Most business owners will have heard about GDPR but quite a few will have not an inkling of what it really means. Especially with all of the other changes in regulations that they have to deal with just about every day. D-Day is 25th May 2018 and that is now seriously imminent.

As I have said before, insurance is an investment, not an expense. In the case of GDPR, the right insurance is not only an investment in peace of mind but may well save your business from a huge expense.

You may be instated in the rising cost of  car insurance

Q) What is GDPR anyway?

A) EU General Data Protection Regulations. The regulations make your business much more responsible for the handling, processing and storage of personal data. I’m sure we all remember news items about laptops and files left on trains or in cafes. There will now be requirements to self-report any breach of the regulations.

Believe me, you do not want the regulatory body to find out from someone else. Furthermore  there are powers to levy very heavy financial penalties and to place greater responsibility on senior members of staff. Some businesses might think that it doesn’t apply to them or “it’s just for banks and IFAs and the like.” If you hold ANY personal data – even a name and address – then GDPR applies to you and your business.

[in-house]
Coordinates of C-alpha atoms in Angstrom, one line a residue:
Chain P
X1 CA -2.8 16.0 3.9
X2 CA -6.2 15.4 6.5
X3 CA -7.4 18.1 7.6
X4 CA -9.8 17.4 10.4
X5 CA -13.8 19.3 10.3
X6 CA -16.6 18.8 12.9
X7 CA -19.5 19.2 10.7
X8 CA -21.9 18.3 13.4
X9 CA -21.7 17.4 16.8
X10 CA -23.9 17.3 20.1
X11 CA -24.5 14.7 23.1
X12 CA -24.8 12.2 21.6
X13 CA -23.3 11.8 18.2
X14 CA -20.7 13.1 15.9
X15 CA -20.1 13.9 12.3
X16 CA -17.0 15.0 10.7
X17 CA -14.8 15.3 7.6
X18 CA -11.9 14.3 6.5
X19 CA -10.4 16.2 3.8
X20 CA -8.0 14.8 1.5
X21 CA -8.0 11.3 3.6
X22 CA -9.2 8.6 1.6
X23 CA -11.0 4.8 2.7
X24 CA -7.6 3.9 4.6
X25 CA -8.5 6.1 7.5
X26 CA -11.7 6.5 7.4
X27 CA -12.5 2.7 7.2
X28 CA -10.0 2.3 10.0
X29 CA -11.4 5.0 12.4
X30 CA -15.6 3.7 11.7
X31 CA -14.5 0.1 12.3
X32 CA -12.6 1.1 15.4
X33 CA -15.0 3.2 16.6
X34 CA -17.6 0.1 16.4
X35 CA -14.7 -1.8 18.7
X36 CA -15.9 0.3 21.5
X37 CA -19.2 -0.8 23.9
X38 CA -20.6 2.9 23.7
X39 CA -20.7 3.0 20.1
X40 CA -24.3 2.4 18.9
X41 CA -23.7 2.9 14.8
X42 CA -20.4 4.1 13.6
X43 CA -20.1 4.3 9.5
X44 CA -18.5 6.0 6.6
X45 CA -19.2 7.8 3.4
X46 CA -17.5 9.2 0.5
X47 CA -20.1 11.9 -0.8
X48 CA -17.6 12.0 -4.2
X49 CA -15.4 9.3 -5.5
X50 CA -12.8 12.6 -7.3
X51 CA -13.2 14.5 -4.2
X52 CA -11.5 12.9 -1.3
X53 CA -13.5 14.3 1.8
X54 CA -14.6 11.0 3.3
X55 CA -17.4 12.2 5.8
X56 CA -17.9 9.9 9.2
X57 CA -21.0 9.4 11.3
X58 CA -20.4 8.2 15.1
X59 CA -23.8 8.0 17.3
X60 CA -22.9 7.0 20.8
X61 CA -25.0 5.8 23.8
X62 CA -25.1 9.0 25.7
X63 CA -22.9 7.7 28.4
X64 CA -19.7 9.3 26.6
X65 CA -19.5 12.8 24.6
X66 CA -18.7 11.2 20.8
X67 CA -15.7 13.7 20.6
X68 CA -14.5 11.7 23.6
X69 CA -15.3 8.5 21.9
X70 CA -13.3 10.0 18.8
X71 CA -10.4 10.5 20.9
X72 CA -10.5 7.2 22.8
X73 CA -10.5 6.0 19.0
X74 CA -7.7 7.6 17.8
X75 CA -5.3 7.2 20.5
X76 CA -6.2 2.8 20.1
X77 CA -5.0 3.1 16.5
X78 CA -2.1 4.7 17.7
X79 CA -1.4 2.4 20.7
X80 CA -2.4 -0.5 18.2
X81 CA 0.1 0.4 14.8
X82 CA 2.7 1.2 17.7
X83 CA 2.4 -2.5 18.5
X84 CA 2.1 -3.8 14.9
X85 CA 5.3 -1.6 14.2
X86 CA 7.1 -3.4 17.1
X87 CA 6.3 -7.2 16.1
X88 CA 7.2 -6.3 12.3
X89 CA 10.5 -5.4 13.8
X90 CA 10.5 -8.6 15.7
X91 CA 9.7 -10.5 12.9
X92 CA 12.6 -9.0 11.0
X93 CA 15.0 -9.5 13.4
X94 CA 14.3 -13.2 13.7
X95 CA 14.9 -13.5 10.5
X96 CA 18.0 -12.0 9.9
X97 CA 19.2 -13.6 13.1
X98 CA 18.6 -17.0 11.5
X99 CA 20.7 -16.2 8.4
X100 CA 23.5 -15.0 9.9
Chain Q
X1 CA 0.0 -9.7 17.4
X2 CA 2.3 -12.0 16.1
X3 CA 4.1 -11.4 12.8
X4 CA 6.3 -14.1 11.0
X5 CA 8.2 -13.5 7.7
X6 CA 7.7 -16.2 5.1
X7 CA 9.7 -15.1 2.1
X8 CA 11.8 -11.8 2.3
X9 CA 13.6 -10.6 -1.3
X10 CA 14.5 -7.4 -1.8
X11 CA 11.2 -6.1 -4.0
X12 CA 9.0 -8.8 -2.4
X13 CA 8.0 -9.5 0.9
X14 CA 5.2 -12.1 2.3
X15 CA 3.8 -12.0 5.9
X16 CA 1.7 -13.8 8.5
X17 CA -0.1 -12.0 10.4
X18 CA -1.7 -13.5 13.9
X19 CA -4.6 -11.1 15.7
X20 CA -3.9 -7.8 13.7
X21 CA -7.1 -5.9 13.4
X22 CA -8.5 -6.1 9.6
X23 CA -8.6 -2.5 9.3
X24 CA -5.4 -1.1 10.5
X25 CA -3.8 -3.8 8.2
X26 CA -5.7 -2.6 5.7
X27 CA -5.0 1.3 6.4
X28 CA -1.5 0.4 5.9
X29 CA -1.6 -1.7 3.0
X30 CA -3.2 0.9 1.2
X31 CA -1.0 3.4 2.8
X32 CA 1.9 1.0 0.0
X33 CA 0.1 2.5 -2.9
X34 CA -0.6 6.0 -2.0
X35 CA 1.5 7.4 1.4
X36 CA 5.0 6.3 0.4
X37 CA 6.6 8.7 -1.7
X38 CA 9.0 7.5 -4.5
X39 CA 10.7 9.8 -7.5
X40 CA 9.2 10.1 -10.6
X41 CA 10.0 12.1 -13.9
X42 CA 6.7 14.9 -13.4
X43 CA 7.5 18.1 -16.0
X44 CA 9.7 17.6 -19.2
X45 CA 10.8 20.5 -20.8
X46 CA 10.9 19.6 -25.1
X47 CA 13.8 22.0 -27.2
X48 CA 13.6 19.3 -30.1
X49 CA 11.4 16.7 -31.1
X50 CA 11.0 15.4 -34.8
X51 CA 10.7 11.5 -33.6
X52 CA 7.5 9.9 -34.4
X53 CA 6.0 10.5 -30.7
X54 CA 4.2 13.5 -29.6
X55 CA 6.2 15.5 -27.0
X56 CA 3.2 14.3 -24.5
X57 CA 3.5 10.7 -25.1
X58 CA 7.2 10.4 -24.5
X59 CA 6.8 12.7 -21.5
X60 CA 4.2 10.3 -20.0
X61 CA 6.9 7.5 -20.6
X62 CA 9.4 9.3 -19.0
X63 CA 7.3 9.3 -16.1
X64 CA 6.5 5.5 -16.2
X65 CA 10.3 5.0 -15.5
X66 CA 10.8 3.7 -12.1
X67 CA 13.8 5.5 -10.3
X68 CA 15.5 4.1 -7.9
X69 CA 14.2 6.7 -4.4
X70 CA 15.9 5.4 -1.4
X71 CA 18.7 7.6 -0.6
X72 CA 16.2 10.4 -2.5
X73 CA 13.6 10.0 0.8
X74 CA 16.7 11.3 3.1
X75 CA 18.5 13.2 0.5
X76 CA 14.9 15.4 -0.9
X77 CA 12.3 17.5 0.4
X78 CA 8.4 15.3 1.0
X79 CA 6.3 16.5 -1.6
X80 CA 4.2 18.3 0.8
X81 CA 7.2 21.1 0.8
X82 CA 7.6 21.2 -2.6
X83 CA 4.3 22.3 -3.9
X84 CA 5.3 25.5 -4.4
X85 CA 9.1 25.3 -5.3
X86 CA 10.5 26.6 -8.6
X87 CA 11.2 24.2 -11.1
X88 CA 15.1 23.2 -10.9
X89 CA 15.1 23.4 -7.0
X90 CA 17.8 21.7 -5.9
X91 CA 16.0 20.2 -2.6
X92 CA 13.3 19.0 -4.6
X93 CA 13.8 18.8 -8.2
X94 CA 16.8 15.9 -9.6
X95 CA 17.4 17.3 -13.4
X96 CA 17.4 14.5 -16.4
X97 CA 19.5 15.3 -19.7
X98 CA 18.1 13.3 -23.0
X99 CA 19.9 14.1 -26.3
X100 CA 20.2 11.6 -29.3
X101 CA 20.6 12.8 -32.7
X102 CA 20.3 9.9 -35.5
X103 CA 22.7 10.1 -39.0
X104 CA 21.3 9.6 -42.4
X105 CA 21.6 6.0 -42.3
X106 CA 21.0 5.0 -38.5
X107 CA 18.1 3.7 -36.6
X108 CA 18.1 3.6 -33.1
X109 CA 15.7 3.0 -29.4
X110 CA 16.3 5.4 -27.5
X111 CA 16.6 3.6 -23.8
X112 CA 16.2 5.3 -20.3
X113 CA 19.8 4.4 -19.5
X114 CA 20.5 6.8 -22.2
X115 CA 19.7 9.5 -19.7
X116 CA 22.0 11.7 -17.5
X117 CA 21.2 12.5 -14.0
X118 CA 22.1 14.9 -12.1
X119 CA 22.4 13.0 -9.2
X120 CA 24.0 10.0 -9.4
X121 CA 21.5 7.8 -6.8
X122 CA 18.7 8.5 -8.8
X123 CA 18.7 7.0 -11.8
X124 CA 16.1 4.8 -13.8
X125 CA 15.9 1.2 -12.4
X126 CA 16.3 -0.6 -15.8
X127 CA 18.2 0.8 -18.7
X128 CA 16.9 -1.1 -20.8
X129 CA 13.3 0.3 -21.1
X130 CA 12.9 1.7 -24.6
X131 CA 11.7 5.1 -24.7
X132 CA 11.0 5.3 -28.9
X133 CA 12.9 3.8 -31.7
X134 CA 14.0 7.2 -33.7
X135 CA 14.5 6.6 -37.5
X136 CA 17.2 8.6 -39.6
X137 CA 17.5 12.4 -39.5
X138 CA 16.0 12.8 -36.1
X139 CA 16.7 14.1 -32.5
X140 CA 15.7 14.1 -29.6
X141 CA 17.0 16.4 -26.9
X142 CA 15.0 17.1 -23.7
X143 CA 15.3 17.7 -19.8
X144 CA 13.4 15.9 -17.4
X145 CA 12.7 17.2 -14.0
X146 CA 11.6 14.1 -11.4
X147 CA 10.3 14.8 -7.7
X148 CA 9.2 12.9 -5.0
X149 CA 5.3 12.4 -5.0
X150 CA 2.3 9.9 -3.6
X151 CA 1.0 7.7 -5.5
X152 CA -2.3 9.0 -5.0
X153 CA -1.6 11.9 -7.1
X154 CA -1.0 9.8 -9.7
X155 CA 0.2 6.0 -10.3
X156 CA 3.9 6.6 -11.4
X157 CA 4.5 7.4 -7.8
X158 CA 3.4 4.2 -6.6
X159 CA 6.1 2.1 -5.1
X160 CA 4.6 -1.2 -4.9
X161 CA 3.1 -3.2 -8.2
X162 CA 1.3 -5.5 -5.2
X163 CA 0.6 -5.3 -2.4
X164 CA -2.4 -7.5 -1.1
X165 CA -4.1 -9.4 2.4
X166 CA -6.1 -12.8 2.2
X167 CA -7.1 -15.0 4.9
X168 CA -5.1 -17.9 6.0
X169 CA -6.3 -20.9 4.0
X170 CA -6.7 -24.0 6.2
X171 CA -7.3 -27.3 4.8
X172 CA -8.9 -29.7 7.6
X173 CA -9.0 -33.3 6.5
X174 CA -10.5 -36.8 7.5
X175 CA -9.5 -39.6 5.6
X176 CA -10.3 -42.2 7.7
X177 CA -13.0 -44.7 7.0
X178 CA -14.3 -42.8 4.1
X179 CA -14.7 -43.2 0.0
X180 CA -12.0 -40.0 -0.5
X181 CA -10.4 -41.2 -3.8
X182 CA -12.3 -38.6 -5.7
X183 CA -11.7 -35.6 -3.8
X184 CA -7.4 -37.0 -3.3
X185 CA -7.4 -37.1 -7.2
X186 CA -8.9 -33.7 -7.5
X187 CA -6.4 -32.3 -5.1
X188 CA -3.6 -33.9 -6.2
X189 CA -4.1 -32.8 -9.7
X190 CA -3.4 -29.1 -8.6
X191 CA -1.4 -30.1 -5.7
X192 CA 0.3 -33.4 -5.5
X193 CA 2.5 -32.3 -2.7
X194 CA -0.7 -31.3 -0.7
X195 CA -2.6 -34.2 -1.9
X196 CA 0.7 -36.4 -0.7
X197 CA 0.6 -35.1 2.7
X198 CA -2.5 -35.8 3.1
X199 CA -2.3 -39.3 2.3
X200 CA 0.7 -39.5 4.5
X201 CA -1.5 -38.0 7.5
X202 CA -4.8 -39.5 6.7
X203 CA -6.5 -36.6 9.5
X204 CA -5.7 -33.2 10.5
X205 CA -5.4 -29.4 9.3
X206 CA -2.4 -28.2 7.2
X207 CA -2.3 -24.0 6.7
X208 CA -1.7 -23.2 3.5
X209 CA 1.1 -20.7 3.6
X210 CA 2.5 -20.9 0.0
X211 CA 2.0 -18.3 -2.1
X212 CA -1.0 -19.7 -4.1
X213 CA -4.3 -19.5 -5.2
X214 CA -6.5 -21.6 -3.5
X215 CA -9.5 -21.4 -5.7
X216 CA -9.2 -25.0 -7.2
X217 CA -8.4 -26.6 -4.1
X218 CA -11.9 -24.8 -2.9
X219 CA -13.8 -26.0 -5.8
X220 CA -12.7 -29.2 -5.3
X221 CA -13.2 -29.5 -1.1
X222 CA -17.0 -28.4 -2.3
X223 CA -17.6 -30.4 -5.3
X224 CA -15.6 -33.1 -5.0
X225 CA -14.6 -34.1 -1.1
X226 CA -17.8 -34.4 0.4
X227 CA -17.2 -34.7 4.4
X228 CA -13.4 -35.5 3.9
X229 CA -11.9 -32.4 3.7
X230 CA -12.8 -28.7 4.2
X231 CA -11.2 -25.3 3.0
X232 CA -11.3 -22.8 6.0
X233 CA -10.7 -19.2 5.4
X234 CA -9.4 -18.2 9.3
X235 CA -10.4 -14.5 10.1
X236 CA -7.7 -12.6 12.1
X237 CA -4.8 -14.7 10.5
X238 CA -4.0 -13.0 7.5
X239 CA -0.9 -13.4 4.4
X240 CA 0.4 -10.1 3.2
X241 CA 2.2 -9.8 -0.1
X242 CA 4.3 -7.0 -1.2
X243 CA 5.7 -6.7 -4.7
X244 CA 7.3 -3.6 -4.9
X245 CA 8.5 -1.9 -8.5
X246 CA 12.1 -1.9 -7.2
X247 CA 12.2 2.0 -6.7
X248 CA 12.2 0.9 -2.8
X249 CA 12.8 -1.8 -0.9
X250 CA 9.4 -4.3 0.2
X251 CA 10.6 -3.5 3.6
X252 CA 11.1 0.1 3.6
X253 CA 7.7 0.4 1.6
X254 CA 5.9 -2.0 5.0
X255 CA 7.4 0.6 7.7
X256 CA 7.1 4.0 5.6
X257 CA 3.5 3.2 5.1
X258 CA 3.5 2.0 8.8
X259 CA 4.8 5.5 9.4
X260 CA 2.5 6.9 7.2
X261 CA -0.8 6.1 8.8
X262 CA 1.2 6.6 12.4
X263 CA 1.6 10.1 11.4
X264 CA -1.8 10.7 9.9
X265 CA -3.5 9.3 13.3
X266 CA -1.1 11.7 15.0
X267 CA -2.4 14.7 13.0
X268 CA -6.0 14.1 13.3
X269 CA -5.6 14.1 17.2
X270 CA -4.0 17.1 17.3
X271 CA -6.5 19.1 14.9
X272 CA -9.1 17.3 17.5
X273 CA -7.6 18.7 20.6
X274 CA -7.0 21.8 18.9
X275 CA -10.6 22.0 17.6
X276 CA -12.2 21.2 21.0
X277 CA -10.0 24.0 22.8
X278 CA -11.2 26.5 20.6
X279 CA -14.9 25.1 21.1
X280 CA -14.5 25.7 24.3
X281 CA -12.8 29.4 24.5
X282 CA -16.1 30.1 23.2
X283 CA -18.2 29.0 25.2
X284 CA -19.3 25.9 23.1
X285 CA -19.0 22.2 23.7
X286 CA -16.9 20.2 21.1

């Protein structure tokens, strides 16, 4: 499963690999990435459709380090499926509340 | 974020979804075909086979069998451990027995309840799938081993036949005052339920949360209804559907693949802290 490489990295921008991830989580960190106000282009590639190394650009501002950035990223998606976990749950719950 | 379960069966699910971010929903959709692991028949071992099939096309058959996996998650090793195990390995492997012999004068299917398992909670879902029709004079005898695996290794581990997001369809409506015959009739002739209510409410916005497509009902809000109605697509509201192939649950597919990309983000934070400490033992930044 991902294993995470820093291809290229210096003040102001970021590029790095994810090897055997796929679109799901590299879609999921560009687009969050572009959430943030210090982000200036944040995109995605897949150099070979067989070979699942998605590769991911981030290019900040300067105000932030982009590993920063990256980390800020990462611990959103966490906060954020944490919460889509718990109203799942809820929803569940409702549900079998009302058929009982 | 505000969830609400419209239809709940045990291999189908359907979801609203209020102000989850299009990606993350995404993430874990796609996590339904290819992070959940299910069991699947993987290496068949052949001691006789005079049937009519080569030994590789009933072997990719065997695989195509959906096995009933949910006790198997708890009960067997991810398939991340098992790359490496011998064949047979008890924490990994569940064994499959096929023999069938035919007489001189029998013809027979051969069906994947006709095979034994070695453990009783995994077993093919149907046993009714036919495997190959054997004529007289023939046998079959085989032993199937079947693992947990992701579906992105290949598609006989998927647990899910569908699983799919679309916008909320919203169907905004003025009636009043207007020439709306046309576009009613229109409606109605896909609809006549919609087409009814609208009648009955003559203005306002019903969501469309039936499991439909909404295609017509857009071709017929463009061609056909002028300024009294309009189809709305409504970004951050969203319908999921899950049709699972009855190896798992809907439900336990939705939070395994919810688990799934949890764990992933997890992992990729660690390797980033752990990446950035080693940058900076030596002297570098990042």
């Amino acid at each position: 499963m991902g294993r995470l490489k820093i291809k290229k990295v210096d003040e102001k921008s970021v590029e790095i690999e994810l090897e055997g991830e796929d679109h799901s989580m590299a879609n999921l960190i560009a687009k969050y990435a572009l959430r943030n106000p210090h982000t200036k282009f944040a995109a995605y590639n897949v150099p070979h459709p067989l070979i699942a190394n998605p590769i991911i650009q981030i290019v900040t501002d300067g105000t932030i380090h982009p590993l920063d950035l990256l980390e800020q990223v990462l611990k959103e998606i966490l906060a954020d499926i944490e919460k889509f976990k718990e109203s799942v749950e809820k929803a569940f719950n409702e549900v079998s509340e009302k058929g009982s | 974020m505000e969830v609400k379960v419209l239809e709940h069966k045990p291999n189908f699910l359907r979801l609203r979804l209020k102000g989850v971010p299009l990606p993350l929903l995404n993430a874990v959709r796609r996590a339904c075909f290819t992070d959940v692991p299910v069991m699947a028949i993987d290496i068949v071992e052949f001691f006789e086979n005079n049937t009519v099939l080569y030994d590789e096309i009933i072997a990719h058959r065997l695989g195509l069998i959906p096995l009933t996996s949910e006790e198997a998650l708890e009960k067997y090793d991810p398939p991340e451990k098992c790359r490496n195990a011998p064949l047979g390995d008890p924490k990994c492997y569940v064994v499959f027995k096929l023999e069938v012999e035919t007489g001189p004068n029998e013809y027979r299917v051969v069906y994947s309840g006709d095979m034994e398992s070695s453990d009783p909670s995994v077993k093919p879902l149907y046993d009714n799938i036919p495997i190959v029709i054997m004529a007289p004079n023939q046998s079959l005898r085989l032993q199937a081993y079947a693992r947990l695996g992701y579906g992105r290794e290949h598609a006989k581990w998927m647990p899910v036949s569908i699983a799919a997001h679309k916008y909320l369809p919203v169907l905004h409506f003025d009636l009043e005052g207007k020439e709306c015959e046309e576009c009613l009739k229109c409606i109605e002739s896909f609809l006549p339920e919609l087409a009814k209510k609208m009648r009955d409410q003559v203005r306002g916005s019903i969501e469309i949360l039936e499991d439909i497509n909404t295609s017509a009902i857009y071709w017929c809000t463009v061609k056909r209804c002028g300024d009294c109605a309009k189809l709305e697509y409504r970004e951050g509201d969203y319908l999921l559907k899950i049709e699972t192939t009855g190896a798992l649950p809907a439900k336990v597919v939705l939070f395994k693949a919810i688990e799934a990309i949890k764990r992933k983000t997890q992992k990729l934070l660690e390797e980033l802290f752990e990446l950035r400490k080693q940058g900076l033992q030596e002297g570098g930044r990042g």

Limited Companies

Directors of limited companies often believe that the limited liability aspect protects them from prosecution and/or civil suits. In fact, directors and officers (such as senior managers) can be held personally responsible for a wide range of issues. Of which GDPR will be just one more. There is a type of insurance – Directors‘ & Officers (D&O) – that can relieve the worry of having to defend a case using personal finances. If you have this cover in place, do check that it does not exclude data breaches or cyber issues. We are happy to check policies and advise on request.

“Silent” cyber exposures are about cyber-related incidents affecting insurance policies not specifically designed to cover cyber risks. An example might be a company manufacturing equipment which is computer-controlled. If the company was affected by malware and equipment was to fail, causing personal injury or property damage, there might be no cover under their liability insurance. Our recommendation would be a specialist cyber liability policy or a properly-worded cyber extension to an existing policy.

Obtaining the right cover to provide that all-important peace of mind is somewhat of a minefield in the complex world that we have created for ourselves. Speaking to the right people at Diamond Insurance Consultants is the answer.